Including these climate scenarios in an economic model can provide decision-makers with information about potential physical and transition risks to their assets and investment portfolio. Physical risks occur when financial system assets and income are hurt by physical damage to property or a certain class of investments, such as real estate, because of increases in the frequency and severity of weather disasters, or long-term environmental shifts linked to climate change. In contrast, transition risks measure the potential financial consequences of broader shifts in efforts to reduce emissions, such as changes in government policies, consumer or market sentiments, or the development of new energy-producing technologies. Figure 1, taken from a 2022 report from the Network for Greening the Financial System, illustrates the different ways that climate-related risks can become financial and economic risks.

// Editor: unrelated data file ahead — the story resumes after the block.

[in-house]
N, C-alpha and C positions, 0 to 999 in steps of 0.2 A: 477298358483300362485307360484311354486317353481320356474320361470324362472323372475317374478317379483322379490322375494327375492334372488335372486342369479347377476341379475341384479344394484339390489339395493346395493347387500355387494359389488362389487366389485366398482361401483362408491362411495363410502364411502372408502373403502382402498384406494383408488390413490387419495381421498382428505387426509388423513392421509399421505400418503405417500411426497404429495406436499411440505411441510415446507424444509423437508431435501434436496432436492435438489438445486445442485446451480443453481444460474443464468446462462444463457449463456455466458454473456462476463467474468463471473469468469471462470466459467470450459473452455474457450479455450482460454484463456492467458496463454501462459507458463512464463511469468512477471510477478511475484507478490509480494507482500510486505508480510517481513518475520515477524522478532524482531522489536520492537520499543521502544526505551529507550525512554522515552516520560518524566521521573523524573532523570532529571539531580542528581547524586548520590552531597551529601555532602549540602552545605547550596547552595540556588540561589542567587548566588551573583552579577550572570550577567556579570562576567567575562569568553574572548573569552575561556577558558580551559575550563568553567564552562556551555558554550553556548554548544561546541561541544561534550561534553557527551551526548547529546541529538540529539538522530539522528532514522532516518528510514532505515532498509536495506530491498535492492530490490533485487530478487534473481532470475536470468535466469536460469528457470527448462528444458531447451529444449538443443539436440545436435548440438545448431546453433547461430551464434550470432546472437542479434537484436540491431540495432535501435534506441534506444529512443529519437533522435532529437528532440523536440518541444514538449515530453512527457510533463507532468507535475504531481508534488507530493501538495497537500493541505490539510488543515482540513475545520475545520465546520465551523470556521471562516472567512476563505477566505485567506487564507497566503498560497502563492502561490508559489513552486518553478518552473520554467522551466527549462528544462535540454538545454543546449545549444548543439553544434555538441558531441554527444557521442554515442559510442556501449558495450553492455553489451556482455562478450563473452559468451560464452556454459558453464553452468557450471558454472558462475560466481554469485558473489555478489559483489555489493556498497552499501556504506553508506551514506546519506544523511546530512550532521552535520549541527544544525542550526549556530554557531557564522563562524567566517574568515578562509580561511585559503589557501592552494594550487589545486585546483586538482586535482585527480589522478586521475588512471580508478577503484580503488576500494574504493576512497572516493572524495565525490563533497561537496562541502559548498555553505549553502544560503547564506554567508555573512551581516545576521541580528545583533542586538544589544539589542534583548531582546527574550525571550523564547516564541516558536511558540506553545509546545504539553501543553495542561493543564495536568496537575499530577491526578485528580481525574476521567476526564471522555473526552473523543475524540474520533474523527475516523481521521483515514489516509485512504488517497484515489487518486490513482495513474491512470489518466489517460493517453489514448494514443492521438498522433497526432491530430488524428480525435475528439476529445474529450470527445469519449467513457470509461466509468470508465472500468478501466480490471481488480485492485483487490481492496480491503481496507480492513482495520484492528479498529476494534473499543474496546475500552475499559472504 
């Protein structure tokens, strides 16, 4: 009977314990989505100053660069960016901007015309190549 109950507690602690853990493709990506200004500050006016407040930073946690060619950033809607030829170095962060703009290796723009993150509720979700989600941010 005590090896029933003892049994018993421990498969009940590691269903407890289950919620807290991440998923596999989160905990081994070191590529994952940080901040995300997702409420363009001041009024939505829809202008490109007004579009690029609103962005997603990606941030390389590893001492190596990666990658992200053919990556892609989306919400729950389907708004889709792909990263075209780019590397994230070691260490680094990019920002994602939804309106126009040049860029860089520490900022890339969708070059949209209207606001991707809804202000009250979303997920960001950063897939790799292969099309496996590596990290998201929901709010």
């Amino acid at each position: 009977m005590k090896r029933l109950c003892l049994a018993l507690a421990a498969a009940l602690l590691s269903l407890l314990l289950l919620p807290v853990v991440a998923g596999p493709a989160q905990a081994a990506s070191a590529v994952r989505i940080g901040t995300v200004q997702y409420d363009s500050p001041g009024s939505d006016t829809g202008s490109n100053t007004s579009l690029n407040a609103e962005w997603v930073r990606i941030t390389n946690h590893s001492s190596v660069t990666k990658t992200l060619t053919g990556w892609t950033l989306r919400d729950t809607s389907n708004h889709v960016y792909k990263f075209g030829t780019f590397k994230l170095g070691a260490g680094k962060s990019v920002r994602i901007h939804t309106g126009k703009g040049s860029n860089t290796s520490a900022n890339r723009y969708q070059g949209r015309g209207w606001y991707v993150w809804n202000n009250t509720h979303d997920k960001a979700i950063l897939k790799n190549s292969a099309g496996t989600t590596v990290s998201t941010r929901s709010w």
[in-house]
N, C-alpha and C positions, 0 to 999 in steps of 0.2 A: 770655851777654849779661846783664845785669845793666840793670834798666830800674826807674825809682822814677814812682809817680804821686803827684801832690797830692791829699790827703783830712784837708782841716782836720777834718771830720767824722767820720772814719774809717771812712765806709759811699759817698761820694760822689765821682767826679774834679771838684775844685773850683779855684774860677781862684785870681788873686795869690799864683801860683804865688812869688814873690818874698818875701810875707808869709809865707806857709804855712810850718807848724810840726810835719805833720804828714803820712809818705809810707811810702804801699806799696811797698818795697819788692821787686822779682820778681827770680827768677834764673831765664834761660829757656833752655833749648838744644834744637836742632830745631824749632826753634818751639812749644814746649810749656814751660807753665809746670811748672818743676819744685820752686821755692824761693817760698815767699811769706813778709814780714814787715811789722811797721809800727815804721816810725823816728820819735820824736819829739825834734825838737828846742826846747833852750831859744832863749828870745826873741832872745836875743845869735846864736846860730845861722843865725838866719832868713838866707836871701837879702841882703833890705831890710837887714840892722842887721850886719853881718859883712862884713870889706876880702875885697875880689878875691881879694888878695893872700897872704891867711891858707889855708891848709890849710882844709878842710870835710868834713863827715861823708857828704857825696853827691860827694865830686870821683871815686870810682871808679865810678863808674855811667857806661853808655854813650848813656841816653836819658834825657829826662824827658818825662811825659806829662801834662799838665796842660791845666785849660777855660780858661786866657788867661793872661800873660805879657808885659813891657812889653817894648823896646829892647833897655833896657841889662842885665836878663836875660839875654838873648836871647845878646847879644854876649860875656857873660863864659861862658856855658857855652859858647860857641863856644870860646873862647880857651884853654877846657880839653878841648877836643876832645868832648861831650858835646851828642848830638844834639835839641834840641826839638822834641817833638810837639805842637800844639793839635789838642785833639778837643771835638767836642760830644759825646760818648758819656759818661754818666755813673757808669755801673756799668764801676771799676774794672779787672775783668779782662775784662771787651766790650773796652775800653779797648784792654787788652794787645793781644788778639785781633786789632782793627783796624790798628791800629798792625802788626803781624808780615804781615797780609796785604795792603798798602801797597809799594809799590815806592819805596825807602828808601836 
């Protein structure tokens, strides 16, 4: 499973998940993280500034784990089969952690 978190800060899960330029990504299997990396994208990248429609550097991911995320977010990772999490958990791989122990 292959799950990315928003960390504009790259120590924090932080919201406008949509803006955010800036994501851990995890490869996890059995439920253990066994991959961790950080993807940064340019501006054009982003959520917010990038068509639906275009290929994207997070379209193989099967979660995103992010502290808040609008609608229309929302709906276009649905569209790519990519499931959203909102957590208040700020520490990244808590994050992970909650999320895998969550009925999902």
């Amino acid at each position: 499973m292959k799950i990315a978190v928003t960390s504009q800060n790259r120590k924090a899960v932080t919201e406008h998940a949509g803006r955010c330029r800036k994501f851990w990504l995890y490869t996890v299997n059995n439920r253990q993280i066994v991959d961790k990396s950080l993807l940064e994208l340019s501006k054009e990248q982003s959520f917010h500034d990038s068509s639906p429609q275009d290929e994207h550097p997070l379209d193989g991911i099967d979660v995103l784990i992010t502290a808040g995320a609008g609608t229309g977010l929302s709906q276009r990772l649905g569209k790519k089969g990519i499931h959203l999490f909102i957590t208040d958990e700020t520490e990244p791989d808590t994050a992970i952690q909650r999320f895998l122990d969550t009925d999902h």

The Maryland system examines these risks by assessing how plan investments in stocks and bonds across different business sectors—such as energy, technology, and financial services—may perform under different climate scenarios. The results of these analyses then become one of several points of consideration during periodic reviews of the funds’ strategic asset allocation. These broader examinations are standard in retirement fund management to determine how assets are best allocated across stocks, bonds, and alternative assets with the goal of achieving a certain target percentage of returns on investments and minimizing potential losses. In fact, in Maryland’s latest report, officials note that the 2021 strategic asset allocation review marked the first time the system’s climate risk analysis was a key consideration in the overall asset allocation process.
Other evolving approaches